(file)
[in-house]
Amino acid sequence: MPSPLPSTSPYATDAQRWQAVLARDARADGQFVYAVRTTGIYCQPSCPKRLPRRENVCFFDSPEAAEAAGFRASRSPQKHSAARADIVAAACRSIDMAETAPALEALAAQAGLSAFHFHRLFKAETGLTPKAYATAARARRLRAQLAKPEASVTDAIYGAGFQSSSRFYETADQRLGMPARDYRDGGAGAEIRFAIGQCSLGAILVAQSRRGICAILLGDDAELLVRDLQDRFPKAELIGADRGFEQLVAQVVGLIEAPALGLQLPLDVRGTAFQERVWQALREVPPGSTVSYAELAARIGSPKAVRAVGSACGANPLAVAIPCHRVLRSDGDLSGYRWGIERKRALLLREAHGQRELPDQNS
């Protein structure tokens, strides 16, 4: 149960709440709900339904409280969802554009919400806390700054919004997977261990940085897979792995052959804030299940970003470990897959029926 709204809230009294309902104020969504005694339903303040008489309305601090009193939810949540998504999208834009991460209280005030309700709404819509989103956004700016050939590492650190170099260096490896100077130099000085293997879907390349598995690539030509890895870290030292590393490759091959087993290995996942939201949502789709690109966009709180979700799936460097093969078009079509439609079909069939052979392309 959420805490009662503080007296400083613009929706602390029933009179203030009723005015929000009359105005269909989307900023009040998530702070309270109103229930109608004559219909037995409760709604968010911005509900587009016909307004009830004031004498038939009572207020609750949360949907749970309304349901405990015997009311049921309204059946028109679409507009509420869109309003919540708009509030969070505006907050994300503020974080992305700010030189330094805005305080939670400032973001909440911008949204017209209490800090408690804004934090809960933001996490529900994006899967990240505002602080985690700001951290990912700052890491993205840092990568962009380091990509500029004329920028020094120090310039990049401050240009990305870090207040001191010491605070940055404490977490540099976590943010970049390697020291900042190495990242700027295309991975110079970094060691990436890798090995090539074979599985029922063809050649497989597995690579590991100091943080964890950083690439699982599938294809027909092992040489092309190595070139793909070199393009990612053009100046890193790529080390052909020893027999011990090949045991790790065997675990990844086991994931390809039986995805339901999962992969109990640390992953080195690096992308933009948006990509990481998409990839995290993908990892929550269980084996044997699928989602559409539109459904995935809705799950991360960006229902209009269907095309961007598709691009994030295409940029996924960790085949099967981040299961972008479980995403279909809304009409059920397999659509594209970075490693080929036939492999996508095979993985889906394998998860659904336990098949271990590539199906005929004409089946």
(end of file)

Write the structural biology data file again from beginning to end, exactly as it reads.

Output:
[in-house]
Amino acid sequence: MPSPLPSTSPYATDAQRWQAVLARDARADGQFVYAVRTTGIYCQPSCPKRLPRRENVCFFDSPEAAEAAGFRASRSPQKHSAARADIVAAACRSIDMAETAPALEALAAQAGLSAFHFHRLFKAETGLTPKAYATAARARRLRAQLAKPEASVTDAIYGAGFQSSSRFYETADQRLGMPARDYRDGGAGAEIRFAIGQCSLGAILVAQSRRGICAILLGDDAELLVRDLQDRFPKAELIGADRGFEQLVAQVVGLIEAPALGLQLPLDVRGTAFQERVWQALREVPPGSTVSYAELAARIGSPKAVRAVGSACGANPLAVAIPCHRVLRSDGDLSGYRWGIERKRALLLREAHGQRELPDQNS
């Protein structure tokens, strides 16, 4: 149960709440709900339904409280969802554009919400806390700054919004997977261990940085897979792995052959804030299940970003470990897959029926 709204809230009294309902104020969504005694339903303040008489309305601090009193939810949540998504999208834009991460209280005030309700709404819509989103956004700016050939590492650190170099260096490896100077130099000085293997879907390349598995690539030509890895870290030292590393490759091959087993290995996942939201949502789709690109966009709180979700799936460097093969078009079509439609079909069939052979392309 959420805490009662503080007296400083613009929706602390029933009179203030009723005015929000009359105005269909989307900023009040998530702070309270109103229930109608004559219909037995409760709604968010911005509900587009016909307004009830004031004498038939009572207020609750949360949907749970309304349901405990015997009311049921309204059946028109679409507009509420869109309003919540708009509030969070505006907050994300503020974080992305700010030189330094805005305080939670400032973001909440911008949204017209209490800090408690804004934090809960933001996490529900994006899967990240505002602080985690700001951290990912700052890491993205840092990568962009380091990509500029004329920028020094120090310039990049401050240009990305870090207040001191010491605070940055404490977490540099976590943010970049390697020291900042190495990242700027295309991975110079970094060691990436890798090995090539074979599985029922063809050649497989597995690579590991100091943080964890950083690439699982599938294809027909092992040489092309190595070139793909070199393009990612053009100046890193790529080390052909020893027999011990090949045991790790065997675990990844086991994931390809039986995805339901999962992969109990640390992953080195690096992308933009948006990509990481998409990839995290993908990892929550269980084996044997699928989602559409539109459904995935809705799950991360960006229902209009269907095309961007598709691009994030295409940029996924960790085949099967981040299961972008479980995403279909809304009409059920397999659509594209970075490693080929036939492999996508095979993985889906394998998860659904336990098949271990590539199906005929004409089946």